June 24, 2016
In March, a plaque dedicated to fallen firefighter James Magee was stolen, ripped right out of the ground near the site where he died.
On Friday, when a replacement plaque was installed at Engine 45 on the 2500 block of West York Street in North Philadelphia, Harry Magee, great-grandson of the fallen firefighter – himself a member of Philadelphia's Fire Department for nearly 40 years – said it was good to have the plaque back "home."
"I think that this, actually, it's not a sad day for me. James actually came home today," he said.
And with Friday's installation ceremony, the plaque was installed 118 years – to the day – of Magee's death.
The plaque placed at the intersection of Second and Venango streets was stolen in March.
James Magee had been a horseman for Engine 45 and died on June 24, 1898, when a wall collapsed on him while fighting a fire at the Thomas Potter Oil Cloth Company. The blaze reportedly took two days to extinguish and injured 12 firefighters, though the 35-year-old Magee was its only fatality.
Capt. Andry Metellus, of Engine 45, said that he was disappointed when the plaque was stolen three months ago.
"This was such a lack of respect from the public," said Metellus, not hiding his disdain for whoever stole the original memorial. "Taking a plaque like that, that's just a sign of disrespect."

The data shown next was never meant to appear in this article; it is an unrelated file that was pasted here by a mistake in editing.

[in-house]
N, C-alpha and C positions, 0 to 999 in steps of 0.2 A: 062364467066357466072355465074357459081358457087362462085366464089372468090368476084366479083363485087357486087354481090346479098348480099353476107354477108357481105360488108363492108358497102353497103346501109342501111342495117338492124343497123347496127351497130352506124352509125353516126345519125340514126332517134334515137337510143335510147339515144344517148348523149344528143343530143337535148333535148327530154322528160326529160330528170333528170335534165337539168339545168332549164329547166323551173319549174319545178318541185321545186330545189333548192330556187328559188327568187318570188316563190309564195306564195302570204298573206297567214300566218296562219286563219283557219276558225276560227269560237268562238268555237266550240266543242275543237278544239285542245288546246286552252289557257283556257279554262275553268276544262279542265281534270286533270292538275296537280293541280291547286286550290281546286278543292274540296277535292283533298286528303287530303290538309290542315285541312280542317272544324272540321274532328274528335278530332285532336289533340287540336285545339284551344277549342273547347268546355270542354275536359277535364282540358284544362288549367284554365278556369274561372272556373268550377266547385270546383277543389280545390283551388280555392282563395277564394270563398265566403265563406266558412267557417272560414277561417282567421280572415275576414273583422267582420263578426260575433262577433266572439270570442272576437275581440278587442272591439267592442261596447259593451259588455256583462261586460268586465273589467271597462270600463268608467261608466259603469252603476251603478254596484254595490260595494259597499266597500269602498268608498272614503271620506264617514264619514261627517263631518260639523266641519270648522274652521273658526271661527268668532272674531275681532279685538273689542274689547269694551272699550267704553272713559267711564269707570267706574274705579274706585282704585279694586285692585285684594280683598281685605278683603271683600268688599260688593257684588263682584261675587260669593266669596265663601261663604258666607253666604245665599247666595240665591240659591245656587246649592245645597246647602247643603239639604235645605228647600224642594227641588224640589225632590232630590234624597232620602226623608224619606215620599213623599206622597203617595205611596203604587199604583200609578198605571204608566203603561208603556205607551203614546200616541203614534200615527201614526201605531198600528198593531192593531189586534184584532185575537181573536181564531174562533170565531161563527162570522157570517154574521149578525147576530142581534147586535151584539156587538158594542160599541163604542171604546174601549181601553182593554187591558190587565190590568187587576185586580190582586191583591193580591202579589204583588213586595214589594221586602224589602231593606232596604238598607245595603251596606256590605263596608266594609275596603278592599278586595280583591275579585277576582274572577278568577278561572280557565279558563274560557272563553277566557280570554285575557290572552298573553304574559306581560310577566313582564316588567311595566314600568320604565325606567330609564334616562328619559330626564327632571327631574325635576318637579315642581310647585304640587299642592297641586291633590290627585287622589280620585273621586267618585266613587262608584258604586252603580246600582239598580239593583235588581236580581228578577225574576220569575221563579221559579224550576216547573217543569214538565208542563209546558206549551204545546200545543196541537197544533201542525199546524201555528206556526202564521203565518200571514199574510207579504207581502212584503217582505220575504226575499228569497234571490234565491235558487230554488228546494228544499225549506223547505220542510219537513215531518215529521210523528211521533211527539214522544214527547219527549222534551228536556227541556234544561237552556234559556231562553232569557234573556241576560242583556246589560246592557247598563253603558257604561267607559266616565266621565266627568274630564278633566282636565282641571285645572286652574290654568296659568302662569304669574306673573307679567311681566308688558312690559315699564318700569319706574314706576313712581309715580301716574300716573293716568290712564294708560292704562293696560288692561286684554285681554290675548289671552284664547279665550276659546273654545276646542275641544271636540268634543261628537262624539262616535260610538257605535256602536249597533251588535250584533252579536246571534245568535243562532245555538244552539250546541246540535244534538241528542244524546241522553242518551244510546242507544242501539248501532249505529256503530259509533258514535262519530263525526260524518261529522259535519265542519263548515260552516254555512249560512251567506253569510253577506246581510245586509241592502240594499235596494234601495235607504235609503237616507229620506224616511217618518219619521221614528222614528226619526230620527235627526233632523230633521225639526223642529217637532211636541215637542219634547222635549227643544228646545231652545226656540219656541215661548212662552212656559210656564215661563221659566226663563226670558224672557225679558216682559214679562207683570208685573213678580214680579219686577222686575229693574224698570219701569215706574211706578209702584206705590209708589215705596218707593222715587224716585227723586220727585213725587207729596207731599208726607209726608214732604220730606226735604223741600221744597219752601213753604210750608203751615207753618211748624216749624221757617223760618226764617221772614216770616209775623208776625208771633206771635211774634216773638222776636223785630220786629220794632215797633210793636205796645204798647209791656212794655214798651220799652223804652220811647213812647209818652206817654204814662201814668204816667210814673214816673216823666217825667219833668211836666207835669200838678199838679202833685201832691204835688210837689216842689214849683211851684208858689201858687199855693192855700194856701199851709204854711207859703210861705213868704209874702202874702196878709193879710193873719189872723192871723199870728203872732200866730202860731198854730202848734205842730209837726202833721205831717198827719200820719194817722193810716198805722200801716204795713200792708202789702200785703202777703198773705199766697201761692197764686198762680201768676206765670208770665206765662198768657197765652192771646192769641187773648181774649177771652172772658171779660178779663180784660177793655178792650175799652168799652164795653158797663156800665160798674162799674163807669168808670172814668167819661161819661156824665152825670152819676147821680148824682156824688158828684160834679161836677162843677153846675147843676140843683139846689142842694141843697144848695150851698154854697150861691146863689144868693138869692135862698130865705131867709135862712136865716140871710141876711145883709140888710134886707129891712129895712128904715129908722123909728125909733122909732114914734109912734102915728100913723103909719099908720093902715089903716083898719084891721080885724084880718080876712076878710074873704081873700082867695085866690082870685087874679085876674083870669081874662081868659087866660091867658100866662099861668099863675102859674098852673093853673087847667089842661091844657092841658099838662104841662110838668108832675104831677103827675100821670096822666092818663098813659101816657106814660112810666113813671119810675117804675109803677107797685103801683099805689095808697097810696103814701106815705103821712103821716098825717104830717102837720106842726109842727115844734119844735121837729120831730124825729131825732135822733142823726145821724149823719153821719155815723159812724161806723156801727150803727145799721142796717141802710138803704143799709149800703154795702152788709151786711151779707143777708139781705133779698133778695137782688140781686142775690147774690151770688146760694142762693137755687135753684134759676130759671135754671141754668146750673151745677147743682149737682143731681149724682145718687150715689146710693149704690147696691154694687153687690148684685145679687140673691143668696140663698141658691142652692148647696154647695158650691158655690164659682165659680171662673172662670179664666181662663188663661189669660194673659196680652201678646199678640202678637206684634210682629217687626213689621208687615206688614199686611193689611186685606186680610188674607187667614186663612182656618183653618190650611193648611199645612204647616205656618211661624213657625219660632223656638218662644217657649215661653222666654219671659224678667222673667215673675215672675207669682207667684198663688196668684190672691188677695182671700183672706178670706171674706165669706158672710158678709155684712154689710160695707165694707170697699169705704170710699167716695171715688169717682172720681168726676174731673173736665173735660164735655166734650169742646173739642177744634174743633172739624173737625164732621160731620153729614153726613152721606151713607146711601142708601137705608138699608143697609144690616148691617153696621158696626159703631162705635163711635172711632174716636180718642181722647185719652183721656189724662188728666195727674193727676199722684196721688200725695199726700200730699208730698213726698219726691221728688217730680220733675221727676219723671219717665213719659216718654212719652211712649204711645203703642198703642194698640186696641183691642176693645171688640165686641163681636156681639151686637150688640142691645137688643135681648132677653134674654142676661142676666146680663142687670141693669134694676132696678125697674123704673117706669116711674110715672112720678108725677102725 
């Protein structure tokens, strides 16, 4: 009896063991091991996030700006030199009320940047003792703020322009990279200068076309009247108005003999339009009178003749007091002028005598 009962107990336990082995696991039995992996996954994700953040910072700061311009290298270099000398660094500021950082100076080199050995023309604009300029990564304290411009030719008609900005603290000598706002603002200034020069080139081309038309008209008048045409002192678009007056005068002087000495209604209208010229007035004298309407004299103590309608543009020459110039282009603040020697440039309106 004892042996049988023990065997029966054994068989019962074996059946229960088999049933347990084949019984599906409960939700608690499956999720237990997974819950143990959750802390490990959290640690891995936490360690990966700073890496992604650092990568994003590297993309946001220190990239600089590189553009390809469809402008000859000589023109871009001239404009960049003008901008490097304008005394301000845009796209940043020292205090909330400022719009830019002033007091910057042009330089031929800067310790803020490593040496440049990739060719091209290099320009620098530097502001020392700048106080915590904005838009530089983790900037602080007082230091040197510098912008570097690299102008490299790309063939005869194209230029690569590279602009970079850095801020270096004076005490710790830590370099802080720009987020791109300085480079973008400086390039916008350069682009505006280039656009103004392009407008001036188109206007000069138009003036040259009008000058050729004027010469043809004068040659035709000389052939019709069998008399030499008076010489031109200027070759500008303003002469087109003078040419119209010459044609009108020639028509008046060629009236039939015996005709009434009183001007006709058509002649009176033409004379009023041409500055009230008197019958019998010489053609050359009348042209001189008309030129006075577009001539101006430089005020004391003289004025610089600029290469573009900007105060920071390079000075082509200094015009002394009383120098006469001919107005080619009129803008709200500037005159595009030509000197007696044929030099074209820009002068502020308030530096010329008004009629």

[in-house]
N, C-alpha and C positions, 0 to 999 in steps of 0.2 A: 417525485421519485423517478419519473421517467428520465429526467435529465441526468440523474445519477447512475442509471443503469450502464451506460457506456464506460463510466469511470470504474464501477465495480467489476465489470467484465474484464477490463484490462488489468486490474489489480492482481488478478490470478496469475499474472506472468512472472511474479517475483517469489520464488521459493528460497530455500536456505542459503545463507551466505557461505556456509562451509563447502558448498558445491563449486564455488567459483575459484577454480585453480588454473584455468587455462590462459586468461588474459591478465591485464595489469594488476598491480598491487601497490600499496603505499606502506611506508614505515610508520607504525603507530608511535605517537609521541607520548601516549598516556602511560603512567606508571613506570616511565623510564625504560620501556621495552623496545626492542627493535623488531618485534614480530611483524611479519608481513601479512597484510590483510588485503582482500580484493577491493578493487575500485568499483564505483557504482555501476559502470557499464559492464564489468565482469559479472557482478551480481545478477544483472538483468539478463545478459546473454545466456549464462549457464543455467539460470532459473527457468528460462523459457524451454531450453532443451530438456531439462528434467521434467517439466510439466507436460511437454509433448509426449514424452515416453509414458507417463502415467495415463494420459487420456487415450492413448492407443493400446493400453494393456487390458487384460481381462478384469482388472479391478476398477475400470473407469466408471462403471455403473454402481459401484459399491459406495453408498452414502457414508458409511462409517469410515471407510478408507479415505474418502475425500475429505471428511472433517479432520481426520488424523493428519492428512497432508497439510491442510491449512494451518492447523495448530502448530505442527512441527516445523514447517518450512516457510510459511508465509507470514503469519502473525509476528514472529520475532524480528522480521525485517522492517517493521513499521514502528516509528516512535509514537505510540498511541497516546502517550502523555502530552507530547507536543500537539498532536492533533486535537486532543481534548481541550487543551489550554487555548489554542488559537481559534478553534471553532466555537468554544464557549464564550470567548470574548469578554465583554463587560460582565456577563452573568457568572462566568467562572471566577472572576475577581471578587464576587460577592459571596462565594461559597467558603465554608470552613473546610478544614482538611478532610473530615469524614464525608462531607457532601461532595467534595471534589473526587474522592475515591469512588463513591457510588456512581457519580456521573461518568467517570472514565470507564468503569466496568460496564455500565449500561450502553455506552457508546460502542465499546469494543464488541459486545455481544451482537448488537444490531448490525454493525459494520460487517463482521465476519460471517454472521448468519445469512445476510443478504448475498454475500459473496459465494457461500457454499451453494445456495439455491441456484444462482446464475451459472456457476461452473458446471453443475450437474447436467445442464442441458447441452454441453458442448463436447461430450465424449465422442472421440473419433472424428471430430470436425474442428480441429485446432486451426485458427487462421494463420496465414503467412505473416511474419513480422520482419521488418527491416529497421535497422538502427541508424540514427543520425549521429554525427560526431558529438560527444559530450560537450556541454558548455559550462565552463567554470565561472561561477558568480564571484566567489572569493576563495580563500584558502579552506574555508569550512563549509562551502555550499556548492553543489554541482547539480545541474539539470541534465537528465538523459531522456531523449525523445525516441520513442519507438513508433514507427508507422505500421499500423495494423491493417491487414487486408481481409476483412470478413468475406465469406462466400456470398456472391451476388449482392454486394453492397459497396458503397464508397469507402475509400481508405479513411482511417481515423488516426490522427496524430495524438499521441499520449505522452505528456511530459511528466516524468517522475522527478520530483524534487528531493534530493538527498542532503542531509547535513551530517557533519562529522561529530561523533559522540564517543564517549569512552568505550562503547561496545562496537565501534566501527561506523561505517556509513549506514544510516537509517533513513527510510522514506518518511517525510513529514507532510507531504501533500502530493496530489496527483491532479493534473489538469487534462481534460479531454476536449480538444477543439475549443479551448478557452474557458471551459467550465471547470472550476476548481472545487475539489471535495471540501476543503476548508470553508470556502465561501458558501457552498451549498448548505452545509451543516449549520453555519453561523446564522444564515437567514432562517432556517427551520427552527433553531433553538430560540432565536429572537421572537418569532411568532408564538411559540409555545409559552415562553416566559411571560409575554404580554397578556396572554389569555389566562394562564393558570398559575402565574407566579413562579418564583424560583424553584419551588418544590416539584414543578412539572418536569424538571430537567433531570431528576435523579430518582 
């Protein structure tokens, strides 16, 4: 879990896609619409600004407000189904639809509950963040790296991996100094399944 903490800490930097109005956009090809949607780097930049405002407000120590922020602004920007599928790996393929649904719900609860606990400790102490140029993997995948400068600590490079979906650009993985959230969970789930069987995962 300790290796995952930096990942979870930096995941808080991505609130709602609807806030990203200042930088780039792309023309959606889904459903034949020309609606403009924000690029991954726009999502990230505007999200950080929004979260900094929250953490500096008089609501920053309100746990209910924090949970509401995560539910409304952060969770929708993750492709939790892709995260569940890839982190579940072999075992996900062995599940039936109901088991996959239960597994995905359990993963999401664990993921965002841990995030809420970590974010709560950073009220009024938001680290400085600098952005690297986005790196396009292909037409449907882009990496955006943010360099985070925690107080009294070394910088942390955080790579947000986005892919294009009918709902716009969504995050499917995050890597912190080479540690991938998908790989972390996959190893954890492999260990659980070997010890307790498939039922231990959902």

According to Harry Magee, the replacement plaque cost about $1,400 and was paid for by, Life Celebration by Givnish, a funeral home in North Wales.
In talking about the plaque's importance to his family, Magee recalled his great-grandfather's work as well as his great-grandmother's. In fact, his great-grandmother, Anna Magee, was the longest serving matron in Philadelphia Fire Department history. She served as a matron for Engine 45, after Magee's great-grandfather's death, he said. Matrons were historically widows of firefighters who worked to help clean and maintain fire stations.
Magee said his great-grandmother served for 39-and-a-half years, exactly as long as he served as a member of the fire department.
"I couldn't get over that," he said.
Also, now that his grandfather's plaque is at a new location, Magee said he feels it will teach and inspire firefighters at Engine 45 about the heroic acts of those who have come before them.
"It's right here on the side of the station," Magee said. "It's good to be here. It's good it will be at home."
Magee, who formerly served as curator of Philadelphia's Fireman's Hall Museum, 147 N. Second St. in Old City, said he's currently working with others in the fire department to move other memorial plaques throughout the city from their current sites to locations at firehouses.
He said in this way, firehouses throughout the city will have memorial plaques to teach and inspire new generations of firefighters. Also, the locations will help protect further plaques from being tampered with.
Magee said he hopes to start this project sometime in the fall.